Early treatment of highly active multiple sclerosis improves outcomes, according to research sponsored by Biogen.

Researchers compared 233 patients who began natalizumab within a year of the onset of MS symptoms with 179 and 144 patients who started it one to five years and more than five years after symptoms emerged. Over three years, the likelihood of worsening on the expanded disability status scale (EDSS), which assesses MS severity, did not differ significantly between the groups.

However, the likelihood of confirmed 24-week improvement in EDSS was significantly greater for those patients who received natalizumab within a year of MS symptoms emerging (49.3 per cent) than for those treated between one to five years (38.1 per cent) or more than five years (26.3 per cent) following symptom onset.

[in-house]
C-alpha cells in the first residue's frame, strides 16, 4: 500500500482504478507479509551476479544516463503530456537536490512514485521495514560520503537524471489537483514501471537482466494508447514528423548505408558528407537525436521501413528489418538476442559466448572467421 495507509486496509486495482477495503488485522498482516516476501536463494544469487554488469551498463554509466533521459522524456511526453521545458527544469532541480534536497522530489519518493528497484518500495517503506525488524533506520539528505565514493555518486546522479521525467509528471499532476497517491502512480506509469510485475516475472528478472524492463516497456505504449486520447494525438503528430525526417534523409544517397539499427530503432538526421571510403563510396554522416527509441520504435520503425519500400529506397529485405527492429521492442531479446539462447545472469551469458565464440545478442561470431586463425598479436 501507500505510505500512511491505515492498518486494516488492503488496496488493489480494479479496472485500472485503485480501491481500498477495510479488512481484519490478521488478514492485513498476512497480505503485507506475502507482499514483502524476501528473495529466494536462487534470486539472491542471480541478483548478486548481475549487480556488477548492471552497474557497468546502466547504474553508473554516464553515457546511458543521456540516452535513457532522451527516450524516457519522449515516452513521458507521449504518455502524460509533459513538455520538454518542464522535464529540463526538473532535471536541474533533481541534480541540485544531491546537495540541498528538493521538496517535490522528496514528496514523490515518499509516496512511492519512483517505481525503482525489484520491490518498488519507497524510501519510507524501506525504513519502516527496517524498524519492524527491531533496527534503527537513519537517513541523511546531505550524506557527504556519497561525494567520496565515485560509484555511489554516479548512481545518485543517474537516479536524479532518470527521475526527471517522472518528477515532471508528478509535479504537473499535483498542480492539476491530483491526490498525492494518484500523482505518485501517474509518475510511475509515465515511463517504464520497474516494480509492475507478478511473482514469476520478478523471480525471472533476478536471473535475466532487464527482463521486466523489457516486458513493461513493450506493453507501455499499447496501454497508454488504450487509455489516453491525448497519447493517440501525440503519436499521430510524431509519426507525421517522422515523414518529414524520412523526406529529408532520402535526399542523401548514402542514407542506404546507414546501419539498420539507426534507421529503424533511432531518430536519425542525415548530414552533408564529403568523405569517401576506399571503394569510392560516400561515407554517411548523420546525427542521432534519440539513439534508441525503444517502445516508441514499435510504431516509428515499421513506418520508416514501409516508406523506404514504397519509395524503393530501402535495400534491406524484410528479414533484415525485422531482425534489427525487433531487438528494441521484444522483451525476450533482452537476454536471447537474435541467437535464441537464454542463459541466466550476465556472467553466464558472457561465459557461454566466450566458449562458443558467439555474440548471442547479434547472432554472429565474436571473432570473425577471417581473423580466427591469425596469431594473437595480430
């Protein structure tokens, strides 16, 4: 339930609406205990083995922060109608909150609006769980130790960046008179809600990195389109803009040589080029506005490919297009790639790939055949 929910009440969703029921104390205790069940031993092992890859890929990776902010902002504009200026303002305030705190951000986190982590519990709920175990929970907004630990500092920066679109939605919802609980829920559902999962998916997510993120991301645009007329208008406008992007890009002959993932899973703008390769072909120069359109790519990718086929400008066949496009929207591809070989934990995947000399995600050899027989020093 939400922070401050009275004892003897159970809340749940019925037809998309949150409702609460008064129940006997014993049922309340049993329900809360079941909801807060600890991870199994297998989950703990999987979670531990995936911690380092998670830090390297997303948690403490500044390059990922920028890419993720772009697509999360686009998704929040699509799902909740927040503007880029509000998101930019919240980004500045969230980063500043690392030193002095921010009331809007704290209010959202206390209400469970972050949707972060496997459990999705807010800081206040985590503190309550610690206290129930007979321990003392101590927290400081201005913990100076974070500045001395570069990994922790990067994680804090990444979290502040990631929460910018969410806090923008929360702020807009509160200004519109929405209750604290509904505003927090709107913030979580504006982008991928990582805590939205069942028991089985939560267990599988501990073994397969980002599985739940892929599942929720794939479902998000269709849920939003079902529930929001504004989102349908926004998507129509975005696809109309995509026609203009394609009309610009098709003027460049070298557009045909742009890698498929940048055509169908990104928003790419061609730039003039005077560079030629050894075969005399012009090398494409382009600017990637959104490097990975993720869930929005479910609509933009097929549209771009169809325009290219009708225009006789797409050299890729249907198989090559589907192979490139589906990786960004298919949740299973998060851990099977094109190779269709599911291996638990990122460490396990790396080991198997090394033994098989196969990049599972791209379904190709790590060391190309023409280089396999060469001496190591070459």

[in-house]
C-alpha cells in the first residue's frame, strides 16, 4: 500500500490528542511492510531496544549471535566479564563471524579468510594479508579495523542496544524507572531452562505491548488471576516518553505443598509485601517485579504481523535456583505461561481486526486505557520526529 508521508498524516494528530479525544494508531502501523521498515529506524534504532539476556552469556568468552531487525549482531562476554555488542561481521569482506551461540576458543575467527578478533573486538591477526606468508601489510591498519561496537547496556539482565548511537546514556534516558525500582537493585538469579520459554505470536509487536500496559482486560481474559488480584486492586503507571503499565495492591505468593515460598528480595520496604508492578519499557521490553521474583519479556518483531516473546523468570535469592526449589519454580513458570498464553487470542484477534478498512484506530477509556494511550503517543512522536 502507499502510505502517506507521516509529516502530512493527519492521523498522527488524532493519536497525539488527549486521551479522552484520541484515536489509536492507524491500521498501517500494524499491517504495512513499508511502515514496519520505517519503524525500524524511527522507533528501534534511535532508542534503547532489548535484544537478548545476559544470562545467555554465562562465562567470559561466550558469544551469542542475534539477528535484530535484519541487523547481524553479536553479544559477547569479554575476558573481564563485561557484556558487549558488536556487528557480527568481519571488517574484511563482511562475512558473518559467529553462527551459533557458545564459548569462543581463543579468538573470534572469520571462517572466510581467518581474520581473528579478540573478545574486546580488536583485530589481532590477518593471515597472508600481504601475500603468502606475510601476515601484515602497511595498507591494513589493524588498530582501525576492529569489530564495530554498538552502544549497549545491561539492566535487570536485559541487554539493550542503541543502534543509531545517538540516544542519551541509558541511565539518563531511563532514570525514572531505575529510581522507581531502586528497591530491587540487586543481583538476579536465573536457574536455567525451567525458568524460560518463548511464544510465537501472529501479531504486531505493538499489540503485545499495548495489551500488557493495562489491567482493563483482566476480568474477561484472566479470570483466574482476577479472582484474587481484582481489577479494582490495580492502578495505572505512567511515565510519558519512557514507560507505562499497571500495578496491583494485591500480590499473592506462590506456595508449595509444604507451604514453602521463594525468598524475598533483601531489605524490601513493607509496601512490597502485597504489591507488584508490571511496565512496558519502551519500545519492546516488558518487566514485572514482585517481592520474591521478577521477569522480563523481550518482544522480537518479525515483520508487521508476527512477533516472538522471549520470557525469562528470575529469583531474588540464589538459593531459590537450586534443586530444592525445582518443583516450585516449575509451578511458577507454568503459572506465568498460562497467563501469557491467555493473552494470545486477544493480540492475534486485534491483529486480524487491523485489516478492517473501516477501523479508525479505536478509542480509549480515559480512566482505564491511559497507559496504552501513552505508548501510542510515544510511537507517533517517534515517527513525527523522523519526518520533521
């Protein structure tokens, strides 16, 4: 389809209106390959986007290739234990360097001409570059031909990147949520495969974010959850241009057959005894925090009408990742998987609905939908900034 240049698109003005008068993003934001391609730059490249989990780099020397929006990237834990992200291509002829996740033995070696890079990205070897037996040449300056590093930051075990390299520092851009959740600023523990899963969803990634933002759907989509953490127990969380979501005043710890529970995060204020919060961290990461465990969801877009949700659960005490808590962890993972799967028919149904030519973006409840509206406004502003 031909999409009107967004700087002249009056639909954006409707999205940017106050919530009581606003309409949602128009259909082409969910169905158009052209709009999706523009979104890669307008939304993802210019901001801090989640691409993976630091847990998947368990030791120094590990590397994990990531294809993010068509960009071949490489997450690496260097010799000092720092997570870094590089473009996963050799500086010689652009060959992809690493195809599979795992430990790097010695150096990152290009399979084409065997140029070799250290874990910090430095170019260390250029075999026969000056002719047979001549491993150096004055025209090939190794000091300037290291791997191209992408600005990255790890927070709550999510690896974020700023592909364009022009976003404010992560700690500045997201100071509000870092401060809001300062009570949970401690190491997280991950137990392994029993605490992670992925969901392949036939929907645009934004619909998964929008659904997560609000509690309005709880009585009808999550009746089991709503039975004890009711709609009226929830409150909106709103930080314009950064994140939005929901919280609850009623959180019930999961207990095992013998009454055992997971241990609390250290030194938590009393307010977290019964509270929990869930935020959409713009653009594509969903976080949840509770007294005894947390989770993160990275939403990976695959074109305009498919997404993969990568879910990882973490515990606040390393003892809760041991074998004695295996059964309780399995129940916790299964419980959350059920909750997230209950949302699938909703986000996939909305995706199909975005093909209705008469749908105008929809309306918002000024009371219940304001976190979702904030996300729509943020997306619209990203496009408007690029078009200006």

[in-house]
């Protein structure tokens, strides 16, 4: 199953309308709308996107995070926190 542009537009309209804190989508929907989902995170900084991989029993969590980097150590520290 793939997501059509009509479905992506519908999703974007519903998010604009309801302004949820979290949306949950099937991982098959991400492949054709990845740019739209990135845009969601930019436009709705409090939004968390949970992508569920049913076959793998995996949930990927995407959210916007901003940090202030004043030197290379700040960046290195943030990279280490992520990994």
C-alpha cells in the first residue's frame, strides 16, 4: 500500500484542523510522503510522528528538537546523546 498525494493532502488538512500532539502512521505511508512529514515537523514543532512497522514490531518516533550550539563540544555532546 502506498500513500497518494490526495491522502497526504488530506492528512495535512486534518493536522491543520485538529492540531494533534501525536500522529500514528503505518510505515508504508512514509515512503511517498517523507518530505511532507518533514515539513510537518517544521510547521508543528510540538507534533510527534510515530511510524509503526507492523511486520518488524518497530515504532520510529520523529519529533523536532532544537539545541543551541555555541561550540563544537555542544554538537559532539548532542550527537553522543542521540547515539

Natalizumab reduced the annualised relapse rate by about 93 per cent in all three groups.

The authors suggest that, “disability early in the course of MS may reflect inflammation that can be mitigated by timely treatment with natalizumab, whereas later disability may be more resistant to recovery”.


Is migraine a risk factor for CVD?

Researchers have linked migraine to most CV diseases – and there is a strong stroke connection as well

Consumers don’t appreciate risks with OTC medicines

Patients believe non-prescription medicines are too weak to cause any real harm and can overdose, US research finds